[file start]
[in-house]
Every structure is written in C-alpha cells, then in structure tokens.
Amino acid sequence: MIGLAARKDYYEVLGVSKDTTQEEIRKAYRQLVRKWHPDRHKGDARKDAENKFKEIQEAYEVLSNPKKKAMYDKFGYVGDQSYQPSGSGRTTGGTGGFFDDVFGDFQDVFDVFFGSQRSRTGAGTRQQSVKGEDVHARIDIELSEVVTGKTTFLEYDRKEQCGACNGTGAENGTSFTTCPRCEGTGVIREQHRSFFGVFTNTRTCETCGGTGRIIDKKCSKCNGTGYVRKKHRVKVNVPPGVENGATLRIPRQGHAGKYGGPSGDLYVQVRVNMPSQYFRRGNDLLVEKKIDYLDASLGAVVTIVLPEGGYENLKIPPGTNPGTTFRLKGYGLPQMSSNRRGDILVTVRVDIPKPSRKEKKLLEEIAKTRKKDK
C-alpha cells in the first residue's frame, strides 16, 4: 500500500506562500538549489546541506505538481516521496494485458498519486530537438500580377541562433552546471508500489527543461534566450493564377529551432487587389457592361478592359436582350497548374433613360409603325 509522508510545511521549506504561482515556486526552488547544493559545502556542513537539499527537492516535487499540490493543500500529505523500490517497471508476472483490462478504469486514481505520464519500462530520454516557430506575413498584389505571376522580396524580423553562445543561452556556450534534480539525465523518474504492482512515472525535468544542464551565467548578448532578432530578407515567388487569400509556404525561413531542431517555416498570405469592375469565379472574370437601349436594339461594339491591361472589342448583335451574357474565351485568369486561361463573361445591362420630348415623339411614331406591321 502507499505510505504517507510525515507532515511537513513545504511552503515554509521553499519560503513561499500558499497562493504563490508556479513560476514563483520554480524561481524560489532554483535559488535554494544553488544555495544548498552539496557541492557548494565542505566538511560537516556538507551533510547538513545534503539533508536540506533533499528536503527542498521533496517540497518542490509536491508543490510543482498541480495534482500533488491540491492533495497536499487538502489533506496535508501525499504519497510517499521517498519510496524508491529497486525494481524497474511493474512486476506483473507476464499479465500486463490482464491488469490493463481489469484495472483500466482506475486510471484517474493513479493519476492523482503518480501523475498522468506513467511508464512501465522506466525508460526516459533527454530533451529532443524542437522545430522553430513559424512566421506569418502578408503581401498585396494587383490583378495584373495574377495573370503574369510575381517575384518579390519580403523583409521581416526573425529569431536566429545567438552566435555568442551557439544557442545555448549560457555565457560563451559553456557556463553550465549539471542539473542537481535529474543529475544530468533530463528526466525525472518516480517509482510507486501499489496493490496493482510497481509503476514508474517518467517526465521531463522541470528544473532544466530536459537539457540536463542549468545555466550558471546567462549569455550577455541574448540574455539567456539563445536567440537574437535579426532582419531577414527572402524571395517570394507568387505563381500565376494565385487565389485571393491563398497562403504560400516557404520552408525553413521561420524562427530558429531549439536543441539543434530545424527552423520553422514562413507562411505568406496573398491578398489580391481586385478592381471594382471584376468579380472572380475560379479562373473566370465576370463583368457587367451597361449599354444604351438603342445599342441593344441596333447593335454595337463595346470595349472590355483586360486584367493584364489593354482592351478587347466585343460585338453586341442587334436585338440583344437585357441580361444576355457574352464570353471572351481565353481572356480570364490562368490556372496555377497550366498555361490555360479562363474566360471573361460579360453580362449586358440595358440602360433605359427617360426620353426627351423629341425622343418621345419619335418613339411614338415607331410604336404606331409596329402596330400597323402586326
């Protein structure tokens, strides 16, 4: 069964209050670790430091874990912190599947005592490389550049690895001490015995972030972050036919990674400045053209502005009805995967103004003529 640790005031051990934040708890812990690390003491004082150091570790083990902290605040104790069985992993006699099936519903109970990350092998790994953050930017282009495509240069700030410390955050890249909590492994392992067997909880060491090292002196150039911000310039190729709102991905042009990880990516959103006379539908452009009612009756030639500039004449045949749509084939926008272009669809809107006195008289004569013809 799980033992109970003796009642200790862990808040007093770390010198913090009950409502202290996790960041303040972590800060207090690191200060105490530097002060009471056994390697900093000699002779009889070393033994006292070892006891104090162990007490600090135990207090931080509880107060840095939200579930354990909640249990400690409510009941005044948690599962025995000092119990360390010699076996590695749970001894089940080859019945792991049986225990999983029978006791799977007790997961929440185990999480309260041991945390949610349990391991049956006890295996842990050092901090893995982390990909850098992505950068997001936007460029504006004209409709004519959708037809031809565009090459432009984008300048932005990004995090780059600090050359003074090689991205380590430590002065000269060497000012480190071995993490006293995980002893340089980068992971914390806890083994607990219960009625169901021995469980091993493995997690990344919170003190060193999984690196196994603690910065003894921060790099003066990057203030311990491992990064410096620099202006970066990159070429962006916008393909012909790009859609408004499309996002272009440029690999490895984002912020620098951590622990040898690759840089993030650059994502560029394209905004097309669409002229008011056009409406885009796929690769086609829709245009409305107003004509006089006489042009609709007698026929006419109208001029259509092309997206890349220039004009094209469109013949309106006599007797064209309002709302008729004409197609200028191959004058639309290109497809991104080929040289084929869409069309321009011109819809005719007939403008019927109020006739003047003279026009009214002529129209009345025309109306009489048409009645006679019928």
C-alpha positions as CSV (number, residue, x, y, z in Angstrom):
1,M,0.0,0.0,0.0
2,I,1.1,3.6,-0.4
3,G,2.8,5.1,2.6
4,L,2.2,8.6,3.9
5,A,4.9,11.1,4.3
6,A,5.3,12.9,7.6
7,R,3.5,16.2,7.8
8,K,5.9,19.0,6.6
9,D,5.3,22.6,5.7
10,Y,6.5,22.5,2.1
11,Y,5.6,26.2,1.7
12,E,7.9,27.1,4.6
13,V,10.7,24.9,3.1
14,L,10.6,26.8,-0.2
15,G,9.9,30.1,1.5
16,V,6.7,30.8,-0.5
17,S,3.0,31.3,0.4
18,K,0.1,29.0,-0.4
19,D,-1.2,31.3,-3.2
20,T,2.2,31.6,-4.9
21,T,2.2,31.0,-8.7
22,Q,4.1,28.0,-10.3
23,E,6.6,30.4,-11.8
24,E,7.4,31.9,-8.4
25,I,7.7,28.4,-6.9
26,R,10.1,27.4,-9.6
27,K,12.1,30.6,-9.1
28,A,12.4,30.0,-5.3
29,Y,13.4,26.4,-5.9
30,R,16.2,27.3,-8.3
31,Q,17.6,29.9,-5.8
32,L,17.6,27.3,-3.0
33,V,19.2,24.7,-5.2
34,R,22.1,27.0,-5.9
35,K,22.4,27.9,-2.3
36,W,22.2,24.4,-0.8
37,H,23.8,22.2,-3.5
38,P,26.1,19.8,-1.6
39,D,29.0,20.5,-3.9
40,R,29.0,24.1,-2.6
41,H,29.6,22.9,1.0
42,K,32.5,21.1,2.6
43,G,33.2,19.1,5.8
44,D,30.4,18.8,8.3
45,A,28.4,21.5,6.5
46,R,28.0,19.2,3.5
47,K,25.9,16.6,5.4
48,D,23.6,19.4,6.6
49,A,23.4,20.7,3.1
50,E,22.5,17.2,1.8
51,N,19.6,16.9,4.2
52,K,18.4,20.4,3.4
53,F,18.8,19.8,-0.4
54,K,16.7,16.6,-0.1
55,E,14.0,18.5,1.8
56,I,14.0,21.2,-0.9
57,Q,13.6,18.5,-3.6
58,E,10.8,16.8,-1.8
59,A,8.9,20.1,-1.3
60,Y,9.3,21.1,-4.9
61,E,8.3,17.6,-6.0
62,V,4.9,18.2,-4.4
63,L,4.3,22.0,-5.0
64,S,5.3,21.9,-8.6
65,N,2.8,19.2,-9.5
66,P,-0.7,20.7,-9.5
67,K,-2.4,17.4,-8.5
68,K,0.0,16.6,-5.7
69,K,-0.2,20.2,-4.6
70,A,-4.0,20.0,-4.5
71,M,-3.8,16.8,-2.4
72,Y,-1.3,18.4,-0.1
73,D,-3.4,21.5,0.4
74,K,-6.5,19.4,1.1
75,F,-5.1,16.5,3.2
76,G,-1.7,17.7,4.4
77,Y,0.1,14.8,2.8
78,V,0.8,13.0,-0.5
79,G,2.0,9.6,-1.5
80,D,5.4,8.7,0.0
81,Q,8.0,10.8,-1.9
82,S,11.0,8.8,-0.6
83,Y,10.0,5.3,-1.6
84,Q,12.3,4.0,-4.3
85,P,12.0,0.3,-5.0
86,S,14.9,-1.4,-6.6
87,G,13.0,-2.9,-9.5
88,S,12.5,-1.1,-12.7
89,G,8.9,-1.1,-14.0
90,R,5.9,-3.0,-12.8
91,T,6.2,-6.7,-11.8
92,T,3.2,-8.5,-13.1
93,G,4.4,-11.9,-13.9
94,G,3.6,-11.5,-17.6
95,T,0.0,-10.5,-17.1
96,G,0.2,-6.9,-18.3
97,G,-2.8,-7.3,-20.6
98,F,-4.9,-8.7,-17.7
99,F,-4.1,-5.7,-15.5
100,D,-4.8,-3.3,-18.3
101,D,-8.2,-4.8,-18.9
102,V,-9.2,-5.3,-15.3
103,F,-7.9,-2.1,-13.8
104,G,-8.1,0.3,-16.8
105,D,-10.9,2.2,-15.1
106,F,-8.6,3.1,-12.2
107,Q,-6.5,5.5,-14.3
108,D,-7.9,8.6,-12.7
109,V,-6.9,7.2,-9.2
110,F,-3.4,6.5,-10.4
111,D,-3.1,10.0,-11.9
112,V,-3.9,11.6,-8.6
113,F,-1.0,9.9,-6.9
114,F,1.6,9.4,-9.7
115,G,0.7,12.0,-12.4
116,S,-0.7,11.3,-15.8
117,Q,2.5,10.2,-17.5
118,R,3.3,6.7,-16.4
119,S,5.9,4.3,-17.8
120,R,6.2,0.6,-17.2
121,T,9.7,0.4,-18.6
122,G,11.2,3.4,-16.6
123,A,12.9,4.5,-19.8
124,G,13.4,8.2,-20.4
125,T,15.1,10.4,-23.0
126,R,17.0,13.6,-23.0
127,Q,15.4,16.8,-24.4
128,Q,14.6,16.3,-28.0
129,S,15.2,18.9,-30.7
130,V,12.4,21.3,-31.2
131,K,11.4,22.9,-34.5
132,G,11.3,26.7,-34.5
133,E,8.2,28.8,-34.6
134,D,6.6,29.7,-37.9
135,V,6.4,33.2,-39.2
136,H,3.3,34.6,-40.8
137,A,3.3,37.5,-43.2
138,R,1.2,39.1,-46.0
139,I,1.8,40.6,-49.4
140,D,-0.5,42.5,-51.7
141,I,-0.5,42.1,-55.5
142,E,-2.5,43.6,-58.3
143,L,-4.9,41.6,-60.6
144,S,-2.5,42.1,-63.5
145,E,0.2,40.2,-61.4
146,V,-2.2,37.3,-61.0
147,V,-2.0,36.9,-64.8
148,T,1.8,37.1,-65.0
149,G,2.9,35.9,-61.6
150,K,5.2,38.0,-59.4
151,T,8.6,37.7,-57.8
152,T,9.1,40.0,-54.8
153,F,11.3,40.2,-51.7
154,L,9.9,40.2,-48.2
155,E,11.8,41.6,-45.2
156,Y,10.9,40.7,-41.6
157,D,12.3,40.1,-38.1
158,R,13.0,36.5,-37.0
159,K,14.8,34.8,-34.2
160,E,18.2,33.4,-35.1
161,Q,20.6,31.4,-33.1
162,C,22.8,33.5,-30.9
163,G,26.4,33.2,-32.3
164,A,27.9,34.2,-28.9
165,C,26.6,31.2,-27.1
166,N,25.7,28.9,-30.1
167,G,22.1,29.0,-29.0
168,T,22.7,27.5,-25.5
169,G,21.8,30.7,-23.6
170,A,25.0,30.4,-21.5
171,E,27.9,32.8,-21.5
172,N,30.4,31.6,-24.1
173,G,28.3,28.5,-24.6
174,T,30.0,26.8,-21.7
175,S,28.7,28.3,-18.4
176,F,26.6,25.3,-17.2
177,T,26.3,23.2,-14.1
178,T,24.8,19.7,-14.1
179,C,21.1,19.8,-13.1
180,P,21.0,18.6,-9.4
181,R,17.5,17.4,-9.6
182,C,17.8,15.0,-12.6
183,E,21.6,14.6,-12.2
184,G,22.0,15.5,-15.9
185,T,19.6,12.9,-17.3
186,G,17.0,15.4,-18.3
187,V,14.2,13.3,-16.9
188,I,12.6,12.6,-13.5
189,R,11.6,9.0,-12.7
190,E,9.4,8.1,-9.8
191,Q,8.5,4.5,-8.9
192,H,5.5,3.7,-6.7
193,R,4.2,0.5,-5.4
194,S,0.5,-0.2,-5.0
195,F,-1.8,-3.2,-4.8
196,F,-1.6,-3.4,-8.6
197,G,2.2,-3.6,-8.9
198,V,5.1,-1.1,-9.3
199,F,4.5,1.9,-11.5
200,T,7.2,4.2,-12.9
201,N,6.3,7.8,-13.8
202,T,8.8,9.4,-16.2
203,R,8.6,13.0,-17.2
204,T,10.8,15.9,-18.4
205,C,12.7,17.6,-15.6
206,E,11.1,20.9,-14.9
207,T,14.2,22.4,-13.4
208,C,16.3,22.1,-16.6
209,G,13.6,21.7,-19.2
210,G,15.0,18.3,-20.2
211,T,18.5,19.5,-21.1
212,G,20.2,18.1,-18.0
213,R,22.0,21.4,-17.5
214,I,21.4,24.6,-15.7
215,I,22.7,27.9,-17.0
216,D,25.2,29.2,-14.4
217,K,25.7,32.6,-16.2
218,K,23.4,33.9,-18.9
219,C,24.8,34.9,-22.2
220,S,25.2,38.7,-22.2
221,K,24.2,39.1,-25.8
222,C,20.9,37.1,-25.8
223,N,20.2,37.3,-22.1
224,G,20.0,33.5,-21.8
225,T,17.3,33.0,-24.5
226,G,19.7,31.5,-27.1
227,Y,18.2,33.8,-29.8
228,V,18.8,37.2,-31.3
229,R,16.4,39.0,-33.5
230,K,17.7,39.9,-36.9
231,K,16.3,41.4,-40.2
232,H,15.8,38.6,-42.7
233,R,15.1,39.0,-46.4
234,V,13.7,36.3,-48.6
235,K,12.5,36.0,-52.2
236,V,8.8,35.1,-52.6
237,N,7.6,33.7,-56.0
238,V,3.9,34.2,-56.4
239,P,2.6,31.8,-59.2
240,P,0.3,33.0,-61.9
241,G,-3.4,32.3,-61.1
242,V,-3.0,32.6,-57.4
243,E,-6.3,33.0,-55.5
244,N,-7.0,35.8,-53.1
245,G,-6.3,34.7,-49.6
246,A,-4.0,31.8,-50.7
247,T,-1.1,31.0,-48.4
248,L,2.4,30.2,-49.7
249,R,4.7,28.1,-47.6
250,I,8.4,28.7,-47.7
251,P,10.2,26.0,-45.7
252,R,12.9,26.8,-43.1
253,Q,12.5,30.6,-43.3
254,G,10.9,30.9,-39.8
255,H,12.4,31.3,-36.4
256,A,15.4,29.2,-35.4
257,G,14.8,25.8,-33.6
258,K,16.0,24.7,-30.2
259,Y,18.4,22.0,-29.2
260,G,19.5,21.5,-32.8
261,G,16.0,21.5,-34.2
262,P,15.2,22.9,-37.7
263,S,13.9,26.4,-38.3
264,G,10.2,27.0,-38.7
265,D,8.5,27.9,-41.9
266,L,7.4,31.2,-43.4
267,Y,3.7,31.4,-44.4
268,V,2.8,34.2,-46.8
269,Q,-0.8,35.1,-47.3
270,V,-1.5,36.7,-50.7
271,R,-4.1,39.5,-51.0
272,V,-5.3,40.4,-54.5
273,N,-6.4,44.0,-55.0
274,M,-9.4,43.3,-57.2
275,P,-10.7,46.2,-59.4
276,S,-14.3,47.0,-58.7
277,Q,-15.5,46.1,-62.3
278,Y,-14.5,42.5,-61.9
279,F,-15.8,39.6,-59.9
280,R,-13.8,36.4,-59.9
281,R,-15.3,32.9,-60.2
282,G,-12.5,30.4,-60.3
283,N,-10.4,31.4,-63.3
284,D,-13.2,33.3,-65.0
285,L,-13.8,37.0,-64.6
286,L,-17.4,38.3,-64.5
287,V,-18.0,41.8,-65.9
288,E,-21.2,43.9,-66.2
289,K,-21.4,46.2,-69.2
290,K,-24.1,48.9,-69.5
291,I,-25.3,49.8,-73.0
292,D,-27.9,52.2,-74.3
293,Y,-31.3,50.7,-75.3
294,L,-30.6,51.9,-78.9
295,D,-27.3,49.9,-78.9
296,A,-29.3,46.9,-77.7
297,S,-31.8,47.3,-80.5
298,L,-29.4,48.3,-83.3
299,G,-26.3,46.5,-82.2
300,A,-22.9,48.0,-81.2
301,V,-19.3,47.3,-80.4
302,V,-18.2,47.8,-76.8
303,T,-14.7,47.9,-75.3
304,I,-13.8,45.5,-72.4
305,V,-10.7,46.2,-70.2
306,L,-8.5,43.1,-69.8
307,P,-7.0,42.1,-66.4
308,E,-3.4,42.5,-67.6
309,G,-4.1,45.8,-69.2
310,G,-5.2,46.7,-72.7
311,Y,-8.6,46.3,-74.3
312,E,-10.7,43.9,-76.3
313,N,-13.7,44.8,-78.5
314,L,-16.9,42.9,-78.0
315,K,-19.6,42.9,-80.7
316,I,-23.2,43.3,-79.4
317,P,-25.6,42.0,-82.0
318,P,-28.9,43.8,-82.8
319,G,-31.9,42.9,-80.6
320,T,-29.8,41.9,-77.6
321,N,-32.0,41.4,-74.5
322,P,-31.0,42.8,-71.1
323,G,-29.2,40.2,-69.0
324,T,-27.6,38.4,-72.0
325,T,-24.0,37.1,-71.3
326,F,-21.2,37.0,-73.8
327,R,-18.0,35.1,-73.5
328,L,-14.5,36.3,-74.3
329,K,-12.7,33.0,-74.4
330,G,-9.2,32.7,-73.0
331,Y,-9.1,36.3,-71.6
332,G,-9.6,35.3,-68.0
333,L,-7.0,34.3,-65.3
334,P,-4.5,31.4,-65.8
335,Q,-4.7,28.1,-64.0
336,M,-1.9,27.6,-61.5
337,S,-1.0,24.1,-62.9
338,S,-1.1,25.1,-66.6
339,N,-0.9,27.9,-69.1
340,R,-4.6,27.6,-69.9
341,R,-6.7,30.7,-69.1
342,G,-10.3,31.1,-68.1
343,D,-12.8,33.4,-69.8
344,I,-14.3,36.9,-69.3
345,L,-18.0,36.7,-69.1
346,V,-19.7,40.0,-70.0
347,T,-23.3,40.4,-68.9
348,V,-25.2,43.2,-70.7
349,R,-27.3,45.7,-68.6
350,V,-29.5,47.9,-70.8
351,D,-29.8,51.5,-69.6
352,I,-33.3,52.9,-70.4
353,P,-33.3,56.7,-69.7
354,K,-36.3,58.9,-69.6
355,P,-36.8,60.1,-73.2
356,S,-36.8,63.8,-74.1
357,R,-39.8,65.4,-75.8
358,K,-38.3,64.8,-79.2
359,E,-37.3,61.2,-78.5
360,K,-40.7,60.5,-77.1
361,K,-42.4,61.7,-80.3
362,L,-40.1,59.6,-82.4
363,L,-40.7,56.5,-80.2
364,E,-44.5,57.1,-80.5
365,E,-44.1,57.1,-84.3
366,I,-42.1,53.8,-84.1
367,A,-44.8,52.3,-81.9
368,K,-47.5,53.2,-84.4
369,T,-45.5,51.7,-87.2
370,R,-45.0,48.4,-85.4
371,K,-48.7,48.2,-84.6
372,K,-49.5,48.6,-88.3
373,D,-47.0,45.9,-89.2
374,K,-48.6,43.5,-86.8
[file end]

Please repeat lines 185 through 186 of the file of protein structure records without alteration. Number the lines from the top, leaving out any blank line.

179,C,21.1,19.8,-13.1
180,P,21.0,18.6,-9.4